Assad and Arab League close to deal, Beshara al-Rai praised in Damascus
Nabil Al-Arabi met with the Syrian president two days ago. Today and tomorrow, Arab League will discuss a proposed settlement to the Syrian crisis. Reforms begin as crackdown and bans continue. Maronite patriarch calls on the world to show patience with Assad, stirring a hornet’s nest back home in Lebanon.
Damascus (AsiaNews) – The Arab League and President Bashar al Assad appear to have reached an agreement on how to defuse the Syrian crisis. Since yesterday, some scenarios are emerging from the current meeting of the Arab League in Cairo. Meanwhile, Lebanon’s Patriarch Beshara Rai was met with applause for his pro-Assad statements even though they have proven divisive among Christians in Lebanon.
The Syrian president met Arab League Secretary General Nabil Al-Arabi on Saturday, three days after its original date, after Assad asked for a postponement.
“I insisted during the meeting with President Assad on the necessity of taking immediate steps to stop violence and bloodshed in Syria,” Al-Arabi said in the afternoon, after flying back to Cairo where he will submit the agreement to the council of the Arab League.
“I focused on the importance of an open national dialogue that encompasses all personalities . . . [and] in which the Arab League plays a major role,” al-Arabi said. The aim would be “national reconciliation”.
In his tête-à-tête with President Assad, he told the Syrian leader that it was urgent to implement reforms to face the current crisis.
Quoting al-Arabi, state-owned SANA news agency noted the “Arab League's rejection of all forms of foreign interference in Syrian internal affairs,” and its commitment “to Syria's security and stability,” stressing that “the Arab League will never be a way for passing a resolution against any Arab country.”
“The two sides also agreed upon a number of practical steps for speeding up the reform process in Syria,” SANA said.
Equally, “President al-Assad stressed the importance of not being misled by media misdirection and instigation campaigns targeting Syria, pointing out to the falsification of facts that is taking place in an attempt to tarnish the image of Syria and destabilize its security and stability.”
However, neither the Arab League nor the Syrian government have provided any specific information about the agreement. The latter is being examined at the Arab League foreign ministers meeting that began yesterday in Cairo and is set to end tomorrow.
Meanwhile, the crackdown continues across the country, sign that Syrian authorities have not heeded the Arab League’s request for an “immediate cessation” of violence. In fact, Syria’s Interior Ministry re-imposed a ban on motorcycles in cities because they are used by “terrorists”. He ordered the immediate arrest of anyone riding one inside city premises.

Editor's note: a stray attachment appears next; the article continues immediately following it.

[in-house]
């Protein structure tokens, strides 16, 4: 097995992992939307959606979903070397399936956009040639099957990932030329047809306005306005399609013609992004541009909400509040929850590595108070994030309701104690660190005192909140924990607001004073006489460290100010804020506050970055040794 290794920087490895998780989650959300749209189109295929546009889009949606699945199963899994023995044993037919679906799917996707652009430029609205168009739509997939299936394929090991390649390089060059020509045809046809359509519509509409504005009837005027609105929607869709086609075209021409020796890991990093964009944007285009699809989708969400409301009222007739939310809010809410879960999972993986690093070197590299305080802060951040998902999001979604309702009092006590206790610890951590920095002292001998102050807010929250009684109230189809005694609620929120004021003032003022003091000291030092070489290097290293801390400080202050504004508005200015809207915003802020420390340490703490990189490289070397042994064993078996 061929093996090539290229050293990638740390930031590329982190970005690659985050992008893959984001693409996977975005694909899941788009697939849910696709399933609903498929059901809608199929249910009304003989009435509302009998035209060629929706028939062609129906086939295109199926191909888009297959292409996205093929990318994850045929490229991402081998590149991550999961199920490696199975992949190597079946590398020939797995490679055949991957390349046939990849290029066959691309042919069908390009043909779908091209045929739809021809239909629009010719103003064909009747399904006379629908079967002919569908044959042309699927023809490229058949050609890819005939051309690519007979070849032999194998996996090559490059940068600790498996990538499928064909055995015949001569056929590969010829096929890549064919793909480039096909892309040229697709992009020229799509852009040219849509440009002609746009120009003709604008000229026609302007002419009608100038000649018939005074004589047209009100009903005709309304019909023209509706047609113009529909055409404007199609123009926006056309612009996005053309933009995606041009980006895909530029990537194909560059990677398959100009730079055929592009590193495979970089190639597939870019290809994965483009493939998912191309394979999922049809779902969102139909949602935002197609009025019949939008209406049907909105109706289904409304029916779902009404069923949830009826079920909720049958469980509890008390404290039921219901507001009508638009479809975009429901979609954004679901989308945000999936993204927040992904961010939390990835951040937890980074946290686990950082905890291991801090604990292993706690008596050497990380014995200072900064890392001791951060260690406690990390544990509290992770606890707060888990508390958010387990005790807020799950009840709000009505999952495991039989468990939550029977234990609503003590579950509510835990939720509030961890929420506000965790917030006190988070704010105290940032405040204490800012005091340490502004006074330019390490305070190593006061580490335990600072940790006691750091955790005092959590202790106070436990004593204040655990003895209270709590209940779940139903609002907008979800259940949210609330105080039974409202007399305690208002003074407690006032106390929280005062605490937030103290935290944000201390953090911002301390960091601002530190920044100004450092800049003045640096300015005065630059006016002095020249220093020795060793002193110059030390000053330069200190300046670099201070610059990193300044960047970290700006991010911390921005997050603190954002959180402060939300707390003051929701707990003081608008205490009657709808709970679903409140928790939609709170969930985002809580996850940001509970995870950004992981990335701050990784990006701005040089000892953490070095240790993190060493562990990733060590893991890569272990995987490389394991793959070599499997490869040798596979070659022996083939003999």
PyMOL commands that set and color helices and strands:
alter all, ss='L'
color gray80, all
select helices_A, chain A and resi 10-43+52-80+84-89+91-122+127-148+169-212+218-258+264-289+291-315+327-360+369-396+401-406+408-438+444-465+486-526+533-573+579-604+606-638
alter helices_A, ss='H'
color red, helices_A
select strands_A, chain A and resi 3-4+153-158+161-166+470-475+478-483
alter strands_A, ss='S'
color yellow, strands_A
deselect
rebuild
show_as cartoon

Yesterday, the “national dialogue” began in the capital and various governatorates on political, economic and social reforms. According to SANA, various grassroots, commercial and academic organisations are taking part in the process. The opposition however is not present.
The national dialogue is in fact organised by and under the control of the ruling Baa‘th and had been planned prior to Nabil Al-Arabi’s visit.
Last night, Syrian Prime Minister issued new rules to implement a law on political parties signed by President Al-Assad. The new legislation is designed to “revitalize political life, and practice its activities with peaceful and democratic methods to carry out specific and public programs, underlining the need for parties to respect the constitution democracy, the rule of law, public rights and liberties, human rights”.
Future parties will have to “preserve national unity”, publish their political programmes and sources of funding. They cannot have either a religious, ethnic (hence no Kurdish or Armenian parties) or professional basis. They will not have military or paramilitary forces. They will not be able to be affiliated with non-Syrian parties.
Last night, a Damascus TV station focused on the inter-Arab dimension of the Syrian crisis in a long an exceptional report that praised the head of the Maronite Church, Patriarch Beshara Butros al-Rai, who has returned from France where he called for patience towards the Syrian president to enable him to implement his promised reforms.
By contrast, at home in Lebanon, the patriarch’s statement stirred a hornet’s nest. The pro-Syrian camp (the 8 March movement, which includes General Michel Aoun, a former enemy of Syria, but now allied with Hizbollah) welcomed al-Rai’s words. Conversely, the ’14 March’ camp, which includes most Lebanese Christians, was critical of his statement.